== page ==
Band Concert

Shea Sullivan
While winter sports have ended, and spring sports have started, the band has been practicing and showing off their music to the community, all year round.
On Wednesday March 6, the various high school bands held their spring “Pre-contest concert” in the high school auditorium.
With an important contest for the band coming up, this concert was used as an important step to see how ready they are and what they need to improve on.
“This concert is different because this is our contest prep concert, which basically means this concert is like a trial run for our contest since the stakes are much lower. We will see how we perform under more pressure than a normal rehearsal,” senior Band President Julia Moxley said.
Starting off the night was the Freshman band, directed by Greg Newman. The Freshman band played “Bombasto” by John Edmondson, “Harbor Park Holiday” by James L. Hosay and “Declaration Overture” by Claude T. Smith for their final piece.
Following the Freshman band was the Maroon Symphonic band directed by Sandra Sandman. This band performed “Peace Jubilee March” by Karl L. King and James Swearingen, “Quintescent Journey” by Lisa Galvin and “Impact” by Randall D. Standridge.
Next, was the Gold Symphonic band directed by Tom Lewis. The Gold Band chose selections “A Hero’s Journey” by Mark Lortz, “From Gold” by Samuel Hazo and finally “Chorale Variants” by Todd Stalter.
Last but not least was the Wind Ensemble band, once again led by director Greg Newman. Wind Ensemble played “Black Granite” by James L. Hosay, “Variations of a Korean Folk Song” by John Barnes Chance and lastly “Shine” by Julie Giroux.
A big subject of the night was music education, and the aspect of life students learn from it. The Instrumental musical department stressed the importance of music education teaching emotional awareness, reflective learning, decision-making and grit. Also discussed, was how music promotes a fluency in knowledge and can improve a student’s language and mathematical ability.
Aside from the life lessons band may teach students, band also has the powerful ability to pull the community together.
“The community should come to the band concerts because we put a lot of effort practicing to make it the best it can be. The band concerts bring the community together because we play so many different songs that are appealing to all age groups,” freshman Connor Powers said.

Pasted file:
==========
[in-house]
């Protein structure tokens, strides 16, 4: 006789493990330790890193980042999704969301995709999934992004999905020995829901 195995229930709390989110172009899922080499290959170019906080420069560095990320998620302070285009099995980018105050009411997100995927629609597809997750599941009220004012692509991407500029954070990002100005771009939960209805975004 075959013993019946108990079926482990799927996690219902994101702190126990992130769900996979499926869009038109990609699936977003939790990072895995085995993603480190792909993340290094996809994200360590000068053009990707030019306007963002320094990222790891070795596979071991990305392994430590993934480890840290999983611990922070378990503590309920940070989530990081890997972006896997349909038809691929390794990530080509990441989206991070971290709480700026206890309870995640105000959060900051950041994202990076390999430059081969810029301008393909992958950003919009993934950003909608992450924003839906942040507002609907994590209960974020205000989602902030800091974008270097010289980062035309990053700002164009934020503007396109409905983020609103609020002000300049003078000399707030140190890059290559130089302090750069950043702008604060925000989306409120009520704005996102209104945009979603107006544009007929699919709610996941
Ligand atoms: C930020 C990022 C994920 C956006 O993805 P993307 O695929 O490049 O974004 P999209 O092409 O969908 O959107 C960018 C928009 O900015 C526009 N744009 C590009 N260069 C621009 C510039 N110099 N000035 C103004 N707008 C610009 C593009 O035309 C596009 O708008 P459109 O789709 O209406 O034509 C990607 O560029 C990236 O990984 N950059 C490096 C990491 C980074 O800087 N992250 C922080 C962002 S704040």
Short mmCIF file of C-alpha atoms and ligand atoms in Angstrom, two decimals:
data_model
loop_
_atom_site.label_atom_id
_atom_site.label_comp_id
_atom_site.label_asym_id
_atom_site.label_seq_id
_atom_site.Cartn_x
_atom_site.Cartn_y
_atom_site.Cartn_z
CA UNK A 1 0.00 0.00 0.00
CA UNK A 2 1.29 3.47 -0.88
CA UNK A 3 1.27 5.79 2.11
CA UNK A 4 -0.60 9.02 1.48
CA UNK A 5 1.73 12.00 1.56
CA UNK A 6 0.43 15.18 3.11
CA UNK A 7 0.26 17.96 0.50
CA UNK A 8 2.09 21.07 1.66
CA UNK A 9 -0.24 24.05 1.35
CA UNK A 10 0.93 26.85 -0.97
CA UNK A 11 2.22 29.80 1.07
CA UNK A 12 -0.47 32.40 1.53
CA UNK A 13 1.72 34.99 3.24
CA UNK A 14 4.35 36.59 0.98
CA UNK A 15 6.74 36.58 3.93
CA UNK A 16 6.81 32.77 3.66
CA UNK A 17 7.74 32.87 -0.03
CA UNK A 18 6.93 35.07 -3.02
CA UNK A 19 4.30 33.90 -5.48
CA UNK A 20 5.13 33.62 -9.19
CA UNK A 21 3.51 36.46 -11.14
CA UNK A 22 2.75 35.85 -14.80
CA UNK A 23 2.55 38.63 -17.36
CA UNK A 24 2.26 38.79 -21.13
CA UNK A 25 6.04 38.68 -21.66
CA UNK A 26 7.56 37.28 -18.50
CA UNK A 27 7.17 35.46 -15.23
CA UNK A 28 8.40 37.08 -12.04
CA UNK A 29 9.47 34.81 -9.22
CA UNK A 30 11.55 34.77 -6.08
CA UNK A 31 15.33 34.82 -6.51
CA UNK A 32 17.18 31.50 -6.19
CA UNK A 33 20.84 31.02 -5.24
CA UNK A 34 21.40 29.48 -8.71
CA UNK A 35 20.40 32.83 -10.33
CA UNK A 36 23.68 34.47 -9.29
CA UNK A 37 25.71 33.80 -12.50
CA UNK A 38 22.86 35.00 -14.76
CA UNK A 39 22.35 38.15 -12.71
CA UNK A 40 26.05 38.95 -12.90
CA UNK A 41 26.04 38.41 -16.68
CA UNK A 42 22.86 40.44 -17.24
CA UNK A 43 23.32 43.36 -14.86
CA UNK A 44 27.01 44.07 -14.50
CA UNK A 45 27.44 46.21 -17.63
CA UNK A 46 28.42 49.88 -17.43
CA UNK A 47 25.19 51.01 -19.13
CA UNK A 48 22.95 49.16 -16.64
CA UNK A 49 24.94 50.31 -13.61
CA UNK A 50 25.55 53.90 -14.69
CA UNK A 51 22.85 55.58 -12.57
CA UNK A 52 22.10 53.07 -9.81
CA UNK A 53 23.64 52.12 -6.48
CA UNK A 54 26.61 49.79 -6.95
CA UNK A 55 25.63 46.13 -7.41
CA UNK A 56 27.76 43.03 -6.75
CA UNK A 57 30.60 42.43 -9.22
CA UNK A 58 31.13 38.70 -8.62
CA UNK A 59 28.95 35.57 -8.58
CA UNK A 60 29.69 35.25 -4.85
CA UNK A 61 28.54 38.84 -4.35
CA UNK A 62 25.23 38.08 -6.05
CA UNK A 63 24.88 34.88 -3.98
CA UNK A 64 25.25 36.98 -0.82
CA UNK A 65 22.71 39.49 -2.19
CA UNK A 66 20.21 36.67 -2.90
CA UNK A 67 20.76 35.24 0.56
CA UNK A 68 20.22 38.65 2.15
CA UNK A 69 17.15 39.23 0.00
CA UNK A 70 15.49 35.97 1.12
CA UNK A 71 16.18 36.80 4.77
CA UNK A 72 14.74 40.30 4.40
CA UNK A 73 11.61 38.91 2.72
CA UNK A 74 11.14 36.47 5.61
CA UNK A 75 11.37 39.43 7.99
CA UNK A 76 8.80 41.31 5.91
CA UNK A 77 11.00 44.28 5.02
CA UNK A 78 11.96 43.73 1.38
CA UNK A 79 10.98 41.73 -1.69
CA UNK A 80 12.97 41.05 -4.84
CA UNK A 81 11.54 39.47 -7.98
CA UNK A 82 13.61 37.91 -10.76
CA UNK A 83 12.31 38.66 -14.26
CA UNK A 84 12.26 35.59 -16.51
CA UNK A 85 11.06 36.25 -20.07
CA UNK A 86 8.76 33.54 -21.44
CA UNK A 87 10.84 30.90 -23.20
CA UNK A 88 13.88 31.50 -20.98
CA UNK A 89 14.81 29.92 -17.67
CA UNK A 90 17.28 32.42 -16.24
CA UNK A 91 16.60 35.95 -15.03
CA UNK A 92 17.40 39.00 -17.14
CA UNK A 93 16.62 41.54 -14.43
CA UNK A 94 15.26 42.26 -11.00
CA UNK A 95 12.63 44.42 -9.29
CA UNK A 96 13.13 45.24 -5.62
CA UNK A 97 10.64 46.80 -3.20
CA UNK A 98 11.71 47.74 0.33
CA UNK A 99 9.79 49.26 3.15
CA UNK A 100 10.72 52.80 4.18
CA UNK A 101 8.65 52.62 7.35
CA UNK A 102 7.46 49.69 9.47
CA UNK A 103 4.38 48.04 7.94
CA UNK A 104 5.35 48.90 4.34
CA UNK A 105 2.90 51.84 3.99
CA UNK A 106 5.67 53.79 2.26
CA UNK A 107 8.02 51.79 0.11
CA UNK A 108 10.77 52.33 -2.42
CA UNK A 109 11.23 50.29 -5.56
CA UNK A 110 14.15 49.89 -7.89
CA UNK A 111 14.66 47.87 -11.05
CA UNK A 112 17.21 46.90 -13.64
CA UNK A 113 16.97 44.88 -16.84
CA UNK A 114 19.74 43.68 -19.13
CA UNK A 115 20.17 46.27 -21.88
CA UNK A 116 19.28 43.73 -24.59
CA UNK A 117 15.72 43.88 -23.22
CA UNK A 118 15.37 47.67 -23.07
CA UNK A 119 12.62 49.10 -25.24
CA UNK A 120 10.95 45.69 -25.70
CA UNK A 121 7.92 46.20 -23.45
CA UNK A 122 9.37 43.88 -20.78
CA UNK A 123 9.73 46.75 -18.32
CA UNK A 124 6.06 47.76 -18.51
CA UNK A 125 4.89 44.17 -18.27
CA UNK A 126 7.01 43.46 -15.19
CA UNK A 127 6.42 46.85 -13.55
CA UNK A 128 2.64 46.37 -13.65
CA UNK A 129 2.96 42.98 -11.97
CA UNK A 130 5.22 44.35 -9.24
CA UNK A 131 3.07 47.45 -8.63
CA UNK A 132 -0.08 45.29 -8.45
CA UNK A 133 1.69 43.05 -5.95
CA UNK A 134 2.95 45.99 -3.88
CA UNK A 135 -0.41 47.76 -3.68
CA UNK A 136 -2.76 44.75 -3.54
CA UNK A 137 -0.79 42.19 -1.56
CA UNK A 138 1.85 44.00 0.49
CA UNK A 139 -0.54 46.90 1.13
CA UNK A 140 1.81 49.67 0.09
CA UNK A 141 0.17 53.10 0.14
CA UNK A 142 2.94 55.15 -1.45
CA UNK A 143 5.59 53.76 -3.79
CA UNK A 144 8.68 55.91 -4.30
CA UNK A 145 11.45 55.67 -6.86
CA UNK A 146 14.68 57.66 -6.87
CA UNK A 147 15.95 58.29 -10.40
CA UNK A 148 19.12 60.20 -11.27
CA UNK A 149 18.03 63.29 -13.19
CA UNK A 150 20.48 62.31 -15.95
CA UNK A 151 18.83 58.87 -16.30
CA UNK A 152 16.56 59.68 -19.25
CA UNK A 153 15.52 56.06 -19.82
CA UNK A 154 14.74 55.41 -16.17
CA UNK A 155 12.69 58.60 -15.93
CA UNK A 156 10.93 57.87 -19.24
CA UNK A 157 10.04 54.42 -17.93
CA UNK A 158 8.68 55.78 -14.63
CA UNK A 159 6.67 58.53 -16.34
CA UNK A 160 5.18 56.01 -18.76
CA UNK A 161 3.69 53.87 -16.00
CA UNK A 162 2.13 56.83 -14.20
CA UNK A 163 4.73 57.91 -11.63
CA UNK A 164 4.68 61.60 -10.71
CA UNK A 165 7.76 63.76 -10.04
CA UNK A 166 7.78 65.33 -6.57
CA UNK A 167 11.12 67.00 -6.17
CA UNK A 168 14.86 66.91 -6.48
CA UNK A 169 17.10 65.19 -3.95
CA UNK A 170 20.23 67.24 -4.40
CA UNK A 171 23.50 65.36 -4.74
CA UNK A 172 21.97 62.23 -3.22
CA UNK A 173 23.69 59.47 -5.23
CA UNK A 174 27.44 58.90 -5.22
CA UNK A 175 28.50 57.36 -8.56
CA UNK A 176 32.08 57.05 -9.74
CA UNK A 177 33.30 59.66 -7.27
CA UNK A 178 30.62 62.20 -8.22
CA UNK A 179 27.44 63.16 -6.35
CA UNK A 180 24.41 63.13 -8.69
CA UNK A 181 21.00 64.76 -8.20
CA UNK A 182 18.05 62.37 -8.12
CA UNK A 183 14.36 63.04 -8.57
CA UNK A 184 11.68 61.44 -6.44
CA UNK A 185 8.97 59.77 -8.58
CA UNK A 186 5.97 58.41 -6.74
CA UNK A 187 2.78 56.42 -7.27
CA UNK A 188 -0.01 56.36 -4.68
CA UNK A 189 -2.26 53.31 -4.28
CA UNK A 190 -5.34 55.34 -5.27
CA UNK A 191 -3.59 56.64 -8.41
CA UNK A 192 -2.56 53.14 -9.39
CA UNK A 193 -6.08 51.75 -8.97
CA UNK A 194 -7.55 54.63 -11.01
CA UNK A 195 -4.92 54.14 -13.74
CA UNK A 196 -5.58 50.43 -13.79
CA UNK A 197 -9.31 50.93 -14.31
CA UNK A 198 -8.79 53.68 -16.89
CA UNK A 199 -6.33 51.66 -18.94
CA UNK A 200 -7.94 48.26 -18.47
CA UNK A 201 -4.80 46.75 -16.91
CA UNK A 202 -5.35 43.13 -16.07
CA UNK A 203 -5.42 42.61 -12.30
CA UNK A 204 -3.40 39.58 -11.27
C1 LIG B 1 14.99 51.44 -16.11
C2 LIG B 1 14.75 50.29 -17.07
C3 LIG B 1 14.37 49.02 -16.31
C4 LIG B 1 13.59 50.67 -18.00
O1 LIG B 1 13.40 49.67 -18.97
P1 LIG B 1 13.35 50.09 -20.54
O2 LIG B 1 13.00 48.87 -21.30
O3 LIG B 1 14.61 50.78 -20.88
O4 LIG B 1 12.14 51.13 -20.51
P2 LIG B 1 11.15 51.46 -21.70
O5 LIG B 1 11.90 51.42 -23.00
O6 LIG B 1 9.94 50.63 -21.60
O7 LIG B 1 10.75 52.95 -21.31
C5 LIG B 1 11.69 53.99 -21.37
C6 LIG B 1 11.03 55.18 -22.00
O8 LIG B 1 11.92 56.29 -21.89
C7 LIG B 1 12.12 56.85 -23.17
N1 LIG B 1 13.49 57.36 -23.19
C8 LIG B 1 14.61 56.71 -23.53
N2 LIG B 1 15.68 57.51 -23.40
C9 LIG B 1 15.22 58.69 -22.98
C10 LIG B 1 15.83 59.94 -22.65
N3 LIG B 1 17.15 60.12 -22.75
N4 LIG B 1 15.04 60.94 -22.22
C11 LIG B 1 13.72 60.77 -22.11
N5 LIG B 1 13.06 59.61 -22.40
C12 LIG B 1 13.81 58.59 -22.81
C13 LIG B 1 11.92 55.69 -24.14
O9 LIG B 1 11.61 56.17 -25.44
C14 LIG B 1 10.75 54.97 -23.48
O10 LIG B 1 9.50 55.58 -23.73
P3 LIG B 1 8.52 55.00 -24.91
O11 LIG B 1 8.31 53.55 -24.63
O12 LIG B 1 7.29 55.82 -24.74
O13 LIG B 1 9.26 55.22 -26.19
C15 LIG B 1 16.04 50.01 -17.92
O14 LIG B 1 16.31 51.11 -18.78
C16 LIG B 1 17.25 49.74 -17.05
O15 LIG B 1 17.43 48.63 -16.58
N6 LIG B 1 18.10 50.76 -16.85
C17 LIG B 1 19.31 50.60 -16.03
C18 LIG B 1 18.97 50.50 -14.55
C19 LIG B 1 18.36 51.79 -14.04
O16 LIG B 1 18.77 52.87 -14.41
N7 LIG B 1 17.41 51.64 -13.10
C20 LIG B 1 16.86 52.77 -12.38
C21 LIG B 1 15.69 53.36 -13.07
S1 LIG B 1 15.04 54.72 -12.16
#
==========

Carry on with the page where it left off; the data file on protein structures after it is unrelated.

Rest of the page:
Regardless of how the performance for the band went, or how the upcoming contests go, the band is always sure to reflect on their work and look at what they can better for the future. Having a positive attitude and a desire to learn is a strength for the band, and something they value that allows them to be a great representation of the high school.
“The band can improve on articulation and other small markings like crescendo and decrescendo that help the music’s style to really show. The overall performance has been really well this year, and I can tell that everyone is putting in so much effort for the upcoming contest,” junior Alexis Gray said.
Unlike sports and other clubs in the school, band members see each other everyday throughout the school and even more at events like football games, concerts, contest and more. This helps develop band into a very tight knit group which can definitely make what they do more enjoyable, and create a more supportive environment.
“Band is the biggest of any organizations, which may seem intimidating, but it really means that no one is alone. Everyone can find a friend in band, and everyone is there to support each other. Music helps people form lasting relationships,” Moxley said.
As the year begins to wind down, every group in the school including the band will be looking back on their efforts and progress through the year. The band will continue to work hard for their upcoming contests on March 15 at Firestone high school, and the all school musical in late April.


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